To give you a better understanding of what happened to cause the 2008 banking/real estate meltdown, I asked Mr. Lee Callaway, a highly sought-after consultant to business firms such as Hewlett-Packard, to prepare a detailed analysis of this life-changing event. Mr. Callaway has a Master’s Degree from the Stanford University School of Business. His analysis is filled with information because the event had a catastrophic effect on Americans’ financial situation and the overall American economy, which then caused a terrible chain reaction in the global economy. It has a long history that precedes it, and what happened was a confluence of numerous events, creating a Perfect Storm.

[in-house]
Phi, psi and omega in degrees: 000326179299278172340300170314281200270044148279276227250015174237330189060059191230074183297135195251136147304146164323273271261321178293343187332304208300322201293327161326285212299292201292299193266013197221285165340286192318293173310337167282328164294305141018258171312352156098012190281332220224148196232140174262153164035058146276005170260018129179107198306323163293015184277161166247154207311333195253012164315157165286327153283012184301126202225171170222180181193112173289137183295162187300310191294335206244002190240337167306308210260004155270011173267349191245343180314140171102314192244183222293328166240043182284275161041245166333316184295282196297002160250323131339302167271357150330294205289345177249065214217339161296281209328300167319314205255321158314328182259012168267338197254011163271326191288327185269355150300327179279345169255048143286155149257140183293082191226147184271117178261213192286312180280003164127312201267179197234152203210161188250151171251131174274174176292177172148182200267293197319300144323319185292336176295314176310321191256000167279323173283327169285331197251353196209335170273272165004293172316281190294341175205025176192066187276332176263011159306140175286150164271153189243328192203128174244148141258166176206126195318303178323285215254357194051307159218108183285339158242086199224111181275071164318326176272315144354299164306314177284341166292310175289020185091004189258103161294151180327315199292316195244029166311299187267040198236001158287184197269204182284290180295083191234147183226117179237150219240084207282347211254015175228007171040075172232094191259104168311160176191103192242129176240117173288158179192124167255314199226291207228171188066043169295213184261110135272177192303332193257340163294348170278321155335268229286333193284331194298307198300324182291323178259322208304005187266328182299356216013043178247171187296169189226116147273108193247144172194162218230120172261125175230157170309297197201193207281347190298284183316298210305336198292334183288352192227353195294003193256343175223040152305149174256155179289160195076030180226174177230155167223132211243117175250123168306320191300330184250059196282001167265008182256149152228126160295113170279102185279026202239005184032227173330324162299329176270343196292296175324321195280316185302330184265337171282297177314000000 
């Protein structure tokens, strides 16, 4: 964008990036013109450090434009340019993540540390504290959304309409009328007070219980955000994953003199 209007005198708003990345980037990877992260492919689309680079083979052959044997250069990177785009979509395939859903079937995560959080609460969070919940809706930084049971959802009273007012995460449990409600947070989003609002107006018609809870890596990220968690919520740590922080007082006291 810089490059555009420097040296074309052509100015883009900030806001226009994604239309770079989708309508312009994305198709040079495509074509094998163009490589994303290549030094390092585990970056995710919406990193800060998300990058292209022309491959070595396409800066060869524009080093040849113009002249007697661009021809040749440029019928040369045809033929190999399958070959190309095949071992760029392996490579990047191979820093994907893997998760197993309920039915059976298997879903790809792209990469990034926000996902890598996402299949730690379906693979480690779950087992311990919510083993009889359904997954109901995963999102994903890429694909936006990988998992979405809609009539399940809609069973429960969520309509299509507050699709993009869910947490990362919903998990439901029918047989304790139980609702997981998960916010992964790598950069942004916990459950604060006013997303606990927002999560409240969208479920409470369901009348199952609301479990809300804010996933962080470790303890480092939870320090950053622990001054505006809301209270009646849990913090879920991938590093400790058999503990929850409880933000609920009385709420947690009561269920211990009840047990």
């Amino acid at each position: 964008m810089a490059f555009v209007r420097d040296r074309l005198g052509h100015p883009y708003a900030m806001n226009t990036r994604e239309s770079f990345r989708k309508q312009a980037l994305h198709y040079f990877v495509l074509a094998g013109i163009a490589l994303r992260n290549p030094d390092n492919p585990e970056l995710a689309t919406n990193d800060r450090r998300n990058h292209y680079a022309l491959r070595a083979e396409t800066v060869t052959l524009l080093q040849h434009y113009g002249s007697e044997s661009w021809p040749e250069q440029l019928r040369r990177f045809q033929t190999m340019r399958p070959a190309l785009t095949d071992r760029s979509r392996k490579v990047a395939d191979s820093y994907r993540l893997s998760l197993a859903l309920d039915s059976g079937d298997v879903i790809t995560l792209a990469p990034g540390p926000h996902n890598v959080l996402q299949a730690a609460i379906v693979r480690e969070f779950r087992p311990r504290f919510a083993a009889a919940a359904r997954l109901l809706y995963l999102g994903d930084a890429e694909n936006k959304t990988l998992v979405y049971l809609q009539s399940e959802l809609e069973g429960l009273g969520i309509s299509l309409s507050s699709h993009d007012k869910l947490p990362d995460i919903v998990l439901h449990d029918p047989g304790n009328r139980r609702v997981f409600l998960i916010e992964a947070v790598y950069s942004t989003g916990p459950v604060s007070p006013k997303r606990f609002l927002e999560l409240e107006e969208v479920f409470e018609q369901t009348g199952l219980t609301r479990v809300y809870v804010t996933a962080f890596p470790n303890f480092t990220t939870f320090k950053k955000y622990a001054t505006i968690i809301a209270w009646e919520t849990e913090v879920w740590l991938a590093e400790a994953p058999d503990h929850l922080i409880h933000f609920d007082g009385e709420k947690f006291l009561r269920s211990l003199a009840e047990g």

Here it is.
By Lee Callaway
Disclaimer: This account is based on a layperson’s reading of numerous books and articles, Wikipedia’s crowd-based research, and several excellent programs about the crisis on National Public Radio, which offered a clear explanation of the calamity in terms that were understandable to the average non-financial person. It is not based on original sources or documents.
John Johnson, editor of the Secrets of Home Theater and High Fidelity website, asked me to prepare this article.
My wife and several friends have looked at it and told me it helped them clearly understand, for the first time, what happened.
The collapse of the U.S. financial and housing markets was the result of actions in four broad arenas:
- The world economy
- The U.S. economy, and in particular the housing market
- The federal government
- The financial markets